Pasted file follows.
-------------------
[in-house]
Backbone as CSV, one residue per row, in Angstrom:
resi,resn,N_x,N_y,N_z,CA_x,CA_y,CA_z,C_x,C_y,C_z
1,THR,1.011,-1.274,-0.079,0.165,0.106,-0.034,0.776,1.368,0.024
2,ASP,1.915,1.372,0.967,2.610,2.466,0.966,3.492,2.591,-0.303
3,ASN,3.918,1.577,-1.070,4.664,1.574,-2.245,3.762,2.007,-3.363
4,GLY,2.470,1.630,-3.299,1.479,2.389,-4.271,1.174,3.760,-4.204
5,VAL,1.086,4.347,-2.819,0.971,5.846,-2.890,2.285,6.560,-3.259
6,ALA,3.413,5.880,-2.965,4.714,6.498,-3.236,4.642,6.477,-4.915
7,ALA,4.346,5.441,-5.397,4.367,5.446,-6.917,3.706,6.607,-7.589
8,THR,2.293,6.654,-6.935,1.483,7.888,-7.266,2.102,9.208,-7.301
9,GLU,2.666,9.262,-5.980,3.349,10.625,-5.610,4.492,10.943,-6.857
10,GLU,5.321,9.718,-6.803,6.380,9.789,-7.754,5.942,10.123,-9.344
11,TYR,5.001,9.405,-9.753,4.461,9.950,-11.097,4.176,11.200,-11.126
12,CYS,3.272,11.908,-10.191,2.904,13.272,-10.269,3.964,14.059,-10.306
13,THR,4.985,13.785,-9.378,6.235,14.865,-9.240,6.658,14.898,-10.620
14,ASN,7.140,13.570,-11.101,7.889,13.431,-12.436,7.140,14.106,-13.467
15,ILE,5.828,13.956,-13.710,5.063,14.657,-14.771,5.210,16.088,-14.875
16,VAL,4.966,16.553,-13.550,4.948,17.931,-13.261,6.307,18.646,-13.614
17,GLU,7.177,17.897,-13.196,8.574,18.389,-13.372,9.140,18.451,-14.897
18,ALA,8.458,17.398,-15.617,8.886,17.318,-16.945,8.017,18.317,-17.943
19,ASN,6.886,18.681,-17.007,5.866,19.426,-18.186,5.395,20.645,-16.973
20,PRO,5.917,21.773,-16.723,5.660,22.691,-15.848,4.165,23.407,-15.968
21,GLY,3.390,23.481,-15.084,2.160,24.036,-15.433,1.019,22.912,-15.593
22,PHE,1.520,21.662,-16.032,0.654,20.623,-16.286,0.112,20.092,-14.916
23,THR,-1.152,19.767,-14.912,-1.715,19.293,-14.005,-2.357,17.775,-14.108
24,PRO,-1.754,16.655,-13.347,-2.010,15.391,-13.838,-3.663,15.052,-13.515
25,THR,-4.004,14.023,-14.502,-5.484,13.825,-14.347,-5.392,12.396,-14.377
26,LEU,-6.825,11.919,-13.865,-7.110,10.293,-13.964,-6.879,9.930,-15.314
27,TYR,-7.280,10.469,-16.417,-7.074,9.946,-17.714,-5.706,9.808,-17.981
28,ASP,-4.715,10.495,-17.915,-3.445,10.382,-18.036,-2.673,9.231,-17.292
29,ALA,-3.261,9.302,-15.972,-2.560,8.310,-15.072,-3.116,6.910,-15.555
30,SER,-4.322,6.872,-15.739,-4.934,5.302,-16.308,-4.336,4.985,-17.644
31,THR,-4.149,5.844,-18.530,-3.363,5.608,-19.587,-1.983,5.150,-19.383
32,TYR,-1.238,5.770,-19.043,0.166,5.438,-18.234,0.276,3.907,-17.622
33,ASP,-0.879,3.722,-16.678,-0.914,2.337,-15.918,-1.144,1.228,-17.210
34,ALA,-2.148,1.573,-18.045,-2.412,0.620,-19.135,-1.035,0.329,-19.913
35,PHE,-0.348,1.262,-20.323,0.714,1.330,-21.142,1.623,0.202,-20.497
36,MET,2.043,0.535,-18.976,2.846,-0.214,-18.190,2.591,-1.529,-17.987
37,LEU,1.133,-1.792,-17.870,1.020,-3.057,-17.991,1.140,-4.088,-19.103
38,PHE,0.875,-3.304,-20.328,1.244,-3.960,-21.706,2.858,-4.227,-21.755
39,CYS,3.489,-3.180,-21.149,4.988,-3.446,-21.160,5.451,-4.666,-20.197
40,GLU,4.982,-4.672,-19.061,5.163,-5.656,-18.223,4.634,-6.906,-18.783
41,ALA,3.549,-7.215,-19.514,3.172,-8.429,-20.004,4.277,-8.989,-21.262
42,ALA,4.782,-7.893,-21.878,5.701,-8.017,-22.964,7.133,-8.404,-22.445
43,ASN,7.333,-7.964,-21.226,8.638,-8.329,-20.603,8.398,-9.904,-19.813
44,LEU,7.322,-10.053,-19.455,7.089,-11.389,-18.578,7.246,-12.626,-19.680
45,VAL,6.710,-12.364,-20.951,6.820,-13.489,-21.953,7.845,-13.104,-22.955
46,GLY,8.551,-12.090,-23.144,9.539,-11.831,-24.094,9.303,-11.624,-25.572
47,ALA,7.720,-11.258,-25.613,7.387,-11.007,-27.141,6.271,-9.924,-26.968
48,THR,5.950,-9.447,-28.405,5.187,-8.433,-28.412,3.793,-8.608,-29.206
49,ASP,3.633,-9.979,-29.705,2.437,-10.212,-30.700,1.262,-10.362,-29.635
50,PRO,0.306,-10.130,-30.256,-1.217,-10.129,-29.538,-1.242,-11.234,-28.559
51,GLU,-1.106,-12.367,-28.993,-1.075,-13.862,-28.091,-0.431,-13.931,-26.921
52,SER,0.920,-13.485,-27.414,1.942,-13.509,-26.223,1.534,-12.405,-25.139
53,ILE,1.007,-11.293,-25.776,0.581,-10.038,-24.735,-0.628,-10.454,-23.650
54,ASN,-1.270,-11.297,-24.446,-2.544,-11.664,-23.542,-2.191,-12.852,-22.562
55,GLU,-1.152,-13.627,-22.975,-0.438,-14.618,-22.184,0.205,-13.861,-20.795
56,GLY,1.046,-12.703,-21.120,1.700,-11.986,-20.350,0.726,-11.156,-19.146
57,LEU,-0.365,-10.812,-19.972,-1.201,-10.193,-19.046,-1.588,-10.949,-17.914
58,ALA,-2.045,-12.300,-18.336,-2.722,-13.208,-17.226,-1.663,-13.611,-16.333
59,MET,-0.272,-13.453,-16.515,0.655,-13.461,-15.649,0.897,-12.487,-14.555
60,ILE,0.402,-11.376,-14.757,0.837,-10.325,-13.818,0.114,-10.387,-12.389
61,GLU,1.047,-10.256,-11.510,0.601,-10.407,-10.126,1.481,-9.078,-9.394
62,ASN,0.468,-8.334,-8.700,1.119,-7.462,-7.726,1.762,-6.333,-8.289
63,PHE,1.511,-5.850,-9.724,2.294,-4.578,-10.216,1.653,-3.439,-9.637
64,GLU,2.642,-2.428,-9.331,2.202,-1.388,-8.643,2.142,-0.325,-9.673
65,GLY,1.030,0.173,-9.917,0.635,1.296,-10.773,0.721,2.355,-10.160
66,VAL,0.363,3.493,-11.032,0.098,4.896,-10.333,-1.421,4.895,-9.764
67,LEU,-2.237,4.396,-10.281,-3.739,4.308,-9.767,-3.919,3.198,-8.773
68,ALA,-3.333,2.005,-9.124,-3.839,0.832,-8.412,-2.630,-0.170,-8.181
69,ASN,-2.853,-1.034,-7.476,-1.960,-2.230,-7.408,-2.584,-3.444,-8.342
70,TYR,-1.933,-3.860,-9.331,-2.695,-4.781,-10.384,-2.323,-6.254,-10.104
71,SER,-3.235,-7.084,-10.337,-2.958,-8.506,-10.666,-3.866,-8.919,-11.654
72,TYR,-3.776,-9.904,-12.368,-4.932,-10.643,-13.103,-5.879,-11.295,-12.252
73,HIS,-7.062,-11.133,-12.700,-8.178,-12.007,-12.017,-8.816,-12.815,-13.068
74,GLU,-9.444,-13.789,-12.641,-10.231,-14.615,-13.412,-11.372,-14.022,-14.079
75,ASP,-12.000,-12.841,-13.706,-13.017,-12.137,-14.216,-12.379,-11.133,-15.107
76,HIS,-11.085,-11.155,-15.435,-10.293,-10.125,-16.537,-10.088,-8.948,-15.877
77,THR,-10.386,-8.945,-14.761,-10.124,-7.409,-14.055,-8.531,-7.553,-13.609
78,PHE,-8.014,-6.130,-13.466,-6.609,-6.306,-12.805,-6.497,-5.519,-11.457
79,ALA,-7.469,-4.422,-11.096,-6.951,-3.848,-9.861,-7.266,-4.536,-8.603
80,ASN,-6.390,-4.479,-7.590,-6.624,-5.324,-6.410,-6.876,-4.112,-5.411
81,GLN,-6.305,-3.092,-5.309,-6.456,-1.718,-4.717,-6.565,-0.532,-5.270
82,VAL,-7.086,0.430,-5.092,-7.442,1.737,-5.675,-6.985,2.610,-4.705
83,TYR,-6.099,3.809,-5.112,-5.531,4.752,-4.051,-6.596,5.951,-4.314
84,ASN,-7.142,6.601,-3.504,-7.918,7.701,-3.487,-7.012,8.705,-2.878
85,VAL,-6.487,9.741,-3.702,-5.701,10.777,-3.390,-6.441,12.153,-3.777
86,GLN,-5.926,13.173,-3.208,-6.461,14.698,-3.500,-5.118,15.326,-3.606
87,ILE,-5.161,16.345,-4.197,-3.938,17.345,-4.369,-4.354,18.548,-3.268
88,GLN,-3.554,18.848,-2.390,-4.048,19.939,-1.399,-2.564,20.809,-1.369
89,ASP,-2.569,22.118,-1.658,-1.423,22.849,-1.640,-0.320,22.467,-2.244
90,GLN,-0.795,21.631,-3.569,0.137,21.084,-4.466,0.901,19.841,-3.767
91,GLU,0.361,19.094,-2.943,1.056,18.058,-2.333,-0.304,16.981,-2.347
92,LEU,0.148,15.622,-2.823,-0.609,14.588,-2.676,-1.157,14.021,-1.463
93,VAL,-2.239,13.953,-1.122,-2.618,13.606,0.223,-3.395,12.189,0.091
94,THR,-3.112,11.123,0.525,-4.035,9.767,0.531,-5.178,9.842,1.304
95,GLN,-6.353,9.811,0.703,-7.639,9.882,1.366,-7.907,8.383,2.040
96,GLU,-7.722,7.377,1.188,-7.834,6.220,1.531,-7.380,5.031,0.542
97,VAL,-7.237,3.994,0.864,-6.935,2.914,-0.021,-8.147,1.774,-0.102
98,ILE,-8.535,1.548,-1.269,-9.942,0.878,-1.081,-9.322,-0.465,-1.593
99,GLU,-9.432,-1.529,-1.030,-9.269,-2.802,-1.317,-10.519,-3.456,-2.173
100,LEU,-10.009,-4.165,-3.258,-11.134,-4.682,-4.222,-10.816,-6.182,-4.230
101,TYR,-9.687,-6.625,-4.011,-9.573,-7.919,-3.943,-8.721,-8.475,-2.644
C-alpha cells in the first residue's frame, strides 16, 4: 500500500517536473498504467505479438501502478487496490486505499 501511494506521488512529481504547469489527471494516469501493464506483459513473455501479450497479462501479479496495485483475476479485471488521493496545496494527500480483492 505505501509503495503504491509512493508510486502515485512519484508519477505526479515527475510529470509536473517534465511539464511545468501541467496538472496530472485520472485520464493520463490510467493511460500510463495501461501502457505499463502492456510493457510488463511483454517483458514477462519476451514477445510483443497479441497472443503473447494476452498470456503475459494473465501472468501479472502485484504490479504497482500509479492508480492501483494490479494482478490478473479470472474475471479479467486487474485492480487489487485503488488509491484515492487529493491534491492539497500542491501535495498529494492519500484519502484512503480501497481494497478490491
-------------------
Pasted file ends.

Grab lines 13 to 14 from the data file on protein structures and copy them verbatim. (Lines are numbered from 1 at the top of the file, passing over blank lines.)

10,GLU,5.321,9.718,-6.803,6.380,9.789,-7.754,5.942,10.123,-9.344
11,TYR,5.001,9.405,-9.753,4.461,9.950,-11.097,4.176,11.200,-11.126